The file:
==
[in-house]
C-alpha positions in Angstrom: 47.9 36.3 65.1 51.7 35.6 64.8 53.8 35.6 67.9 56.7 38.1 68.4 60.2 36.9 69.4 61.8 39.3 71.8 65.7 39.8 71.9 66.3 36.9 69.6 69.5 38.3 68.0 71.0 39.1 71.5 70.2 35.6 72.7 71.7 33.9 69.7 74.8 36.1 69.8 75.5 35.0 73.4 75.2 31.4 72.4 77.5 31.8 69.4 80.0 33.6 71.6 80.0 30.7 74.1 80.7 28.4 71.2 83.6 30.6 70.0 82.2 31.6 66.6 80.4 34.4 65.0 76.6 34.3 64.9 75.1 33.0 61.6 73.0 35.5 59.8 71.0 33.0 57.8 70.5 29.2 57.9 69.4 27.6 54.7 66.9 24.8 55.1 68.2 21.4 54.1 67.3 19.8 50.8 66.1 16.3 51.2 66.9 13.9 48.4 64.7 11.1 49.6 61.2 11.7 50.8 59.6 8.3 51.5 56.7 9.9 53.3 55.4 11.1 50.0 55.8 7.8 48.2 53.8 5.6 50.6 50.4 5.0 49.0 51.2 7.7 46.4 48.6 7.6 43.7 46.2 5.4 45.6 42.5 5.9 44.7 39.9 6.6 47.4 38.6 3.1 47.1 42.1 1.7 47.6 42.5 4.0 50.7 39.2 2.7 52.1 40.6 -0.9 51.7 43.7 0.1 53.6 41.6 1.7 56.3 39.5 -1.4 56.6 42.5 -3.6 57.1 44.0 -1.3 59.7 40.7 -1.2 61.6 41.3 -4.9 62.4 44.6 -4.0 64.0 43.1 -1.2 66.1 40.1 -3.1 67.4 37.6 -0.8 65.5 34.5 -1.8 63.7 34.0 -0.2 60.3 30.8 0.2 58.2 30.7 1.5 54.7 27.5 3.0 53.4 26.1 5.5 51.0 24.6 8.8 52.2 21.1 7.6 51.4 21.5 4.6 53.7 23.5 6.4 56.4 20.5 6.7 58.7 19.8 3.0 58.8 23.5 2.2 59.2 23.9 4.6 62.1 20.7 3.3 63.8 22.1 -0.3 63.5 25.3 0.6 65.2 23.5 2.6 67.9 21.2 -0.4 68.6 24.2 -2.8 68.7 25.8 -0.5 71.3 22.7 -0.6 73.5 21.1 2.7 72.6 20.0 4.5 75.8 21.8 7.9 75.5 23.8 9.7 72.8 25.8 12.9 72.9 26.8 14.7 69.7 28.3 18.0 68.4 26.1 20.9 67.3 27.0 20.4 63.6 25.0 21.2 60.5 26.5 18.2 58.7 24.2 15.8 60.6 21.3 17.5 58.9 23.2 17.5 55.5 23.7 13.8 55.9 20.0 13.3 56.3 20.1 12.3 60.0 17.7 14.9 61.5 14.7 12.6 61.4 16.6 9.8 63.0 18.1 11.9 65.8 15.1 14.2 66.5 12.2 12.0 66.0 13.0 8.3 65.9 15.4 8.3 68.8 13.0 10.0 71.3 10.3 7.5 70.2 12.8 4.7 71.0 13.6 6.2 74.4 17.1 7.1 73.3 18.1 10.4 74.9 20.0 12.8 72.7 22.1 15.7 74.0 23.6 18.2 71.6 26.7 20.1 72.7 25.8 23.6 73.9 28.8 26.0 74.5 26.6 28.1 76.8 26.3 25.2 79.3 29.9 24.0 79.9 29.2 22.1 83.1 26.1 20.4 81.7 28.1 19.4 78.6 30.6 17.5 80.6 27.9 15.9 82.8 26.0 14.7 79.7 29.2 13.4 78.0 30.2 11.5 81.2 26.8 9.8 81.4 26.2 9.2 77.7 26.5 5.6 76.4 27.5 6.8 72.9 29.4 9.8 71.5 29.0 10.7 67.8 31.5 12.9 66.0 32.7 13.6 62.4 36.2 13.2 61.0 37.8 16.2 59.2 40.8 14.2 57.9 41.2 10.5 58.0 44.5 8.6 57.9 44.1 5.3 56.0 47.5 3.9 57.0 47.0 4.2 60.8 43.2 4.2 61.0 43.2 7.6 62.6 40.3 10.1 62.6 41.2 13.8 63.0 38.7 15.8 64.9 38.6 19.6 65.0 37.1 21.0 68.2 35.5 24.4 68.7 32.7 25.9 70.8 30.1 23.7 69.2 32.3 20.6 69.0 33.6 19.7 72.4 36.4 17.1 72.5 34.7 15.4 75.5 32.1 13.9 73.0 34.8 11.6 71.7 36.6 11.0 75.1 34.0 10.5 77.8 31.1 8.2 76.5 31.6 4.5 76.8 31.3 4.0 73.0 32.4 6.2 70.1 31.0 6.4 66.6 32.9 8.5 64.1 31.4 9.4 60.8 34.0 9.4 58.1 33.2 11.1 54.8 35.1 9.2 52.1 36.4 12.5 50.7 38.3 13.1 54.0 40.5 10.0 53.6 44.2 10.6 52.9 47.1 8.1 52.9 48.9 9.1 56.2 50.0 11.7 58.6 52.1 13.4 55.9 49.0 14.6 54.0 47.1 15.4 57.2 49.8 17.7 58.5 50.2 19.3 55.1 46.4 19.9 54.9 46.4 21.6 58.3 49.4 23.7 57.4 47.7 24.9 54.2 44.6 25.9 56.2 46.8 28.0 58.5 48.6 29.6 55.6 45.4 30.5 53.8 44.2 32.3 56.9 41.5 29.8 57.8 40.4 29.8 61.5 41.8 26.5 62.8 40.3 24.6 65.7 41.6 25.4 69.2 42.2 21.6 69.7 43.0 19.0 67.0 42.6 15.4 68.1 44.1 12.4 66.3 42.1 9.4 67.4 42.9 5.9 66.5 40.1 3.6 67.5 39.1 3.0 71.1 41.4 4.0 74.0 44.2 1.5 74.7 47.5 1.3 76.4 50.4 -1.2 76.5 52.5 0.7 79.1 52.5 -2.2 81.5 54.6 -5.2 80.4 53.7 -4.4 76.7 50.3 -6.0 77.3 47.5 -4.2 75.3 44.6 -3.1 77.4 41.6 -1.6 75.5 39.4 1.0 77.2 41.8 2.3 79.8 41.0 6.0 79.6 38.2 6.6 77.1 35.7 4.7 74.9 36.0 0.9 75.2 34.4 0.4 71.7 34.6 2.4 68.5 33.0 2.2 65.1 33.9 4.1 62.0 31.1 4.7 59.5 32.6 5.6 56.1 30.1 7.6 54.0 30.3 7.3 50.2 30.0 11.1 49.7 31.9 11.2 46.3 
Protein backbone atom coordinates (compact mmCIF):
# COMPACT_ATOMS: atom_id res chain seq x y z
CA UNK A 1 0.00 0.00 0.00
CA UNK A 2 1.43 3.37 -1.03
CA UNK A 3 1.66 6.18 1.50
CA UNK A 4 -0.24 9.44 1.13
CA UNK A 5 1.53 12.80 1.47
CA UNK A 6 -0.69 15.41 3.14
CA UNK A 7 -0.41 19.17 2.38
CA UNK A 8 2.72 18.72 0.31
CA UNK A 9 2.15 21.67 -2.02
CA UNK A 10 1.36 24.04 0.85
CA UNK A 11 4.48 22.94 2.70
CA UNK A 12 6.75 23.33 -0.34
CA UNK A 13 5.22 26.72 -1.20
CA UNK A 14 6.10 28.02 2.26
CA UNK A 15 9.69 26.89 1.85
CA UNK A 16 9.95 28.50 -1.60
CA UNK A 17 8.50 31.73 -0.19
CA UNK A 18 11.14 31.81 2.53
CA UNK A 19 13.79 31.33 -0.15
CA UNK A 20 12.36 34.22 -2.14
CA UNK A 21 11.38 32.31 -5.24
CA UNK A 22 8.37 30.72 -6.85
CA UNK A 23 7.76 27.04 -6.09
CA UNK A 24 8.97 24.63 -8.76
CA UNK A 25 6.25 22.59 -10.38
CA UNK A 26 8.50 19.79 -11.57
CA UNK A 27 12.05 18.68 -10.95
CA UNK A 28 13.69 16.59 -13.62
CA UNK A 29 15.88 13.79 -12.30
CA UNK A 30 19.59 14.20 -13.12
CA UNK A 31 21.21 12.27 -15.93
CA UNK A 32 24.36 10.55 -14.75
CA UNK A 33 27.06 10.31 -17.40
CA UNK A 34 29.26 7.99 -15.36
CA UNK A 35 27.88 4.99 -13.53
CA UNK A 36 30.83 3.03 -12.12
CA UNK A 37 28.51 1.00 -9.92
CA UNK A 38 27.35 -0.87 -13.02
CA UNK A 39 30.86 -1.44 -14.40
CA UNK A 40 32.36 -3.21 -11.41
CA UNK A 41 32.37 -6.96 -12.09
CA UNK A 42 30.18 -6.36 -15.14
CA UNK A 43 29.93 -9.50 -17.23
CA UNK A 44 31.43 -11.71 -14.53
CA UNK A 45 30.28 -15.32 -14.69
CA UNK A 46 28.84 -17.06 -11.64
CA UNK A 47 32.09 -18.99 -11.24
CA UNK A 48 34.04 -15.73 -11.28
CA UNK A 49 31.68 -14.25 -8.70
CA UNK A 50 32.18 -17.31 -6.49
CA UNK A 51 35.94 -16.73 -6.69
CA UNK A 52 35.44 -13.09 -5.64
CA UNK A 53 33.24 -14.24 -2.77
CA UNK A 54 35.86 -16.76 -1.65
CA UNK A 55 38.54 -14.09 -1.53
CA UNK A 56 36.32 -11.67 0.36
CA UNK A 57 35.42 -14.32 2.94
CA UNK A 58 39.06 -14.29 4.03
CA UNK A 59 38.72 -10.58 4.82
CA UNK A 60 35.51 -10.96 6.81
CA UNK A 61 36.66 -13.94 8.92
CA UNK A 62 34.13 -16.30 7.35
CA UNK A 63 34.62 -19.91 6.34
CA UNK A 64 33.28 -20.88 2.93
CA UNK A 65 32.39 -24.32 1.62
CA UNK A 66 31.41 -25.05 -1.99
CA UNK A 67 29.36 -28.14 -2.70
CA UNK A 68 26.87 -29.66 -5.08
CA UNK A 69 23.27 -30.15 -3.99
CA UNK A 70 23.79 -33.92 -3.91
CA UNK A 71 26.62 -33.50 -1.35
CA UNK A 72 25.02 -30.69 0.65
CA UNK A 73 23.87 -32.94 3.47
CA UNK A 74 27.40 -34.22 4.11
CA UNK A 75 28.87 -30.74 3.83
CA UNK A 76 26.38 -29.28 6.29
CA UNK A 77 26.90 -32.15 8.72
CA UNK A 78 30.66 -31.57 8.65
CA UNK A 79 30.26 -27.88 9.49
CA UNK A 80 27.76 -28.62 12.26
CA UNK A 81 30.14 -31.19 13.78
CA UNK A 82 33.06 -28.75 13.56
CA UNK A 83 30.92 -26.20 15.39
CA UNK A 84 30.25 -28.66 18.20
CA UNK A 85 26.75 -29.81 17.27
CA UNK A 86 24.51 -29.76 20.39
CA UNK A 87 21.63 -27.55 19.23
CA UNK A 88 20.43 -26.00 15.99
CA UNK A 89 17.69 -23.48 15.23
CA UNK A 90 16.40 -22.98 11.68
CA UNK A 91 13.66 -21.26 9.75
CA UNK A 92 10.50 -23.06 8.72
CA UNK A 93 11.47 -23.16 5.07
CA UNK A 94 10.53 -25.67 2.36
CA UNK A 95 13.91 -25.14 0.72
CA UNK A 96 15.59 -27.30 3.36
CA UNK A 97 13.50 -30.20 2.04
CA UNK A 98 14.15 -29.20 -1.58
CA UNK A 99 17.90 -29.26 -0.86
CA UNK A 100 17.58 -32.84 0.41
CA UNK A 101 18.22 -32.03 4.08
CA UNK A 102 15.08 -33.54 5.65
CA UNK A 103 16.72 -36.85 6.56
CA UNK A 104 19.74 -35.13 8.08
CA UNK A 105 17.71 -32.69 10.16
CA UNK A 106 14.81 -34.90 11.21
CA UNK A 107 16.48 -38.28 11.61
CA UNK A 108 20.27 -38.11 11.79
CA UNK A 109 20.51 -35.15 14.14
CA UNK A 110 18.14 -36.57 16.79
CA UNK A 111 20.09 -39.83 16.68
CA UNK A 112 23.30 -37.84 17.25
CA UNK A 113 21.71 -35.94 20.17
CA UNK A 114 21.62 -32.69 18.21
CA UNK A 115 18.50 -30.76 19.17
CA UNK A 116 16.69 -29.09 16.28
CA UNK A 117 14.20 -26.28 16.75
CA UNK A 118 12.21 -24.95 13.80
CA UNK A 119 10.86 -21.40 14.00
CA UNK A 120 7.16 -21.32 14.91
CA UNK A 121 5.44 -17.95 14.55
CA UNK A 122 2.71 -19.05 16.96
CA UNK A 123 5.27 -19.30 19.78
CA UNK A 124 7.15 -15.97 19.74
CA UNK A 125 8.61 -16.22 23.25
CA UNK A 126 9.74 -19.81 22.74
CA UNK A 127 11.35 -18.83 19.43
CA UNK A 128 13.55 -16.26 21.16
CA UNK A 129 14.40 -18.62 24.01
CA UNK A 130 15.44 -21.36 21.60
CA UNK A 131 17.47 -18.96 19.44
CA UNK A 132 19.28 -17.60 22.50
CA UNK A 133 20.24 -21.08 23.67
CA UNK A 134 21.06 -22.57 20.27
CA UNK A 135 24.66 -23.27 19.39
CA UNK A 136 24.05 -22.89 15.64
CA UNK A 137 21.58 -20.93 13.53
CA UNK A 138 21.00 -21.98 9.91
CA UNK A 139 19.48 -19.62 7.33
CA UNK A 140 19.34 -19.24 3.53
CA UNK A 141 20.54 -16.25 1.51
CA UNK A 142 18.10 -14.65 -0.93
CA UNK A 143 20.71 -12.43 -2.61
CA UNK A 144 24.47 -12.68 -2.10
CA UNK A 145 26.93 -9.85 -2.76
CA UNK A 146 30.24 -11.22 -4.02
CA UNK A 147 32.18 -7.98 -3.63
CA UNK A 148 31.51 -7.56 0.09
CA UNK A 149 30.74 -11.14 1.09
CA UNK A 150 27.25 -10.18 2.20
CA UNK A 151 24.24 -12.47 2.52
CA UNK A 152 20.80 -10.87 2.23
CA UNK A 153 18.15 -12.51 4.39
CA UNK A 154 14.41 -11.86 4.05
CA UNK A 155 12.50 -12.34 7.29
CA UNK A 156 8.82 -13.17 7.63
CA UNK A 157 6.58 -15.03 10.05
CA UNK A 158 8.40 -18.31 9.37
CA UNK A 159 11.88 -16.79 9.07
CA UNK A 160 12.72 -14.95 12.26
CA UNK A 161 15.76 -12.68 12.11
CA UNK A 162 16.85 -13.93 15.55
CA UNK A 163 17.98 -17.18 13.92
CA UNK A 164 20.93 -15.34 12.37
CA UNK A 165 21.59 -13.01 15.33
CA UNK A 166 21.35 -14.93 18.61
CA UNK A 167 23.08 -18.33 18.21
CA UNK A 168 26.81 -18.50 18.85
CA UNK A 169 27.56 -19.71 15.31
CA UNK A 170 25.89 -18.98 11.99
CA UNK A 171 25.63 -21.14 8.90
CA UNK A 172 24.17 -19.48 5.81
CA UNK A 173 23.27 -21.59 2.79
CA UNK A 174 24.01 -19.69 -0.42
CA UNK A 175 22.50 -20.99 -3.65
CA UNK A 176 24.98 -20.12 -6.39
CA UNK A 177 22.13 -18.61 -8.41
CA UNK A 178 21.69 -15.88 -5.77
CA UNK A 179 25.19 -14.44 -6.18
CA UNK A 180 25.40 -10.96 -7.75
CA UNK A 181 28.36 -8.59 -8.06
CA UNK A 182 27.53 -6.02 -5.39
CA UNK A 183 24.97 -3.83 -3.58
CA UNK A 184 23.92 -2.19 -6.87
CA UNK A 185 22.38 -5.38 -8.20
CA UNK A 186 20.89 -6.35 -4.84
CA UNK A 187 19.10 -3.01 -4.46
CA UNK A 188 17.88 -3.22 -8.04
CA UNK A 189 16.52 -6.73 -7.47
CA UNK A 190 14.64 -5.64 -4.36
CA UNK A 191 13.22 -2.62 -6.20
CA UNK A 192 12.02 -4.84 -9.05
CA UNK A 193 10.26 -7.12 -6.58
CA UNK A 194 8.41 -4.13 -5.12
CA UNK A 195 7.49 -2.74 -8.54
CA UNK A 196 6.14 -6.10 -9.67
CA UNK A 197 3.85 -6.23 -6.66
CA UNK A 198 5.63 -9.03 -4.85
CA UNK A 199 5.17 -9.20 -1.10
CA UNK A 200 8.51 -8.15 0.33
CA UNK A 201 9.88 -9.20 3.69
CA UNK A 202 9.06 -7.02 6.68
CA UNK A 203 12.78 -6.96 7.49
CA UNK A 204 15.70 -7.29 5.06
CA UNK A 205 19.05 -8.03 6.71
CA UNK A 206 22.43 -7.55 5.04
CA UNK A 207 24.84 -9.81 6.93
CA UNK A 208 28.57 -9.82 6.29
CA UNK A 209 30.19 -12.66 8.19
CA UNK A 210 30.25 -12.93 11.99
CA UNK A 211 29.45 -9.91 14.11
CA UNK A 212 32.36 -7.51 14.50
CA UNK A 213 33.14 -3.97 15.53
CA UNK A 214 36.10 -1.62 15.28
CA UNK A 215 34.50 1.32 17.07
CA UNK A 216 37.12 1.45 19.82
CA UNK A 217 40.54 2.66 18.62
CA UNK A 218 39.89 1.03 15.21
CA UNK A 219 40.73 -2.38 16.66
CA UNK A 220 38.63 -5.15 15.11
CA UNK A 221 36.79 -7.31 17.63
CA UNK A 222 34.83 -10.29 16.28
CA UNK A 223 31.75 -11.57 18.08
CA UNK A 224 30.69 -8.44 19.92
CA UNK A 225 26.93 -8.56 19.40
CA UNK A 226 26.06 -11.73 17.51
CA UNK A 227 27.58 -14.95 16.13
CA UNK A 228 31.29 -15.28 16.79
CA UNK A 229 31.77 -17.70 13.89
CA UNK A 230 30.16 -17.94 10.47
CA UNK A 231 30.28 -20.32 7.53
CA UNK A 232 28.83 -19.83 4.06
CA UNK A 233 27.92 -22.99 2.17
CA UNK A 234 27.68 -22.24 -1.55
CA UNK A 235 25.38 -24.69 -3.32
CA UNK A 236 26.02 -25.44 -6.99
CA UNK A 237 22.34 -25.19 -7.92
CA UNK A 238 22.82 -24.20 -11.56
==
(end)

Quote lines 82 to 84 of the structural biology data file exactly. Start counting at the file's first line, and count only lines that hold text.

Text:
CA UNK A 78 30.66 -31.57 8.65
CA UNK A 79 30.26 -27.88 9.49
CA UNK A 80 27.76 -28.62 12.26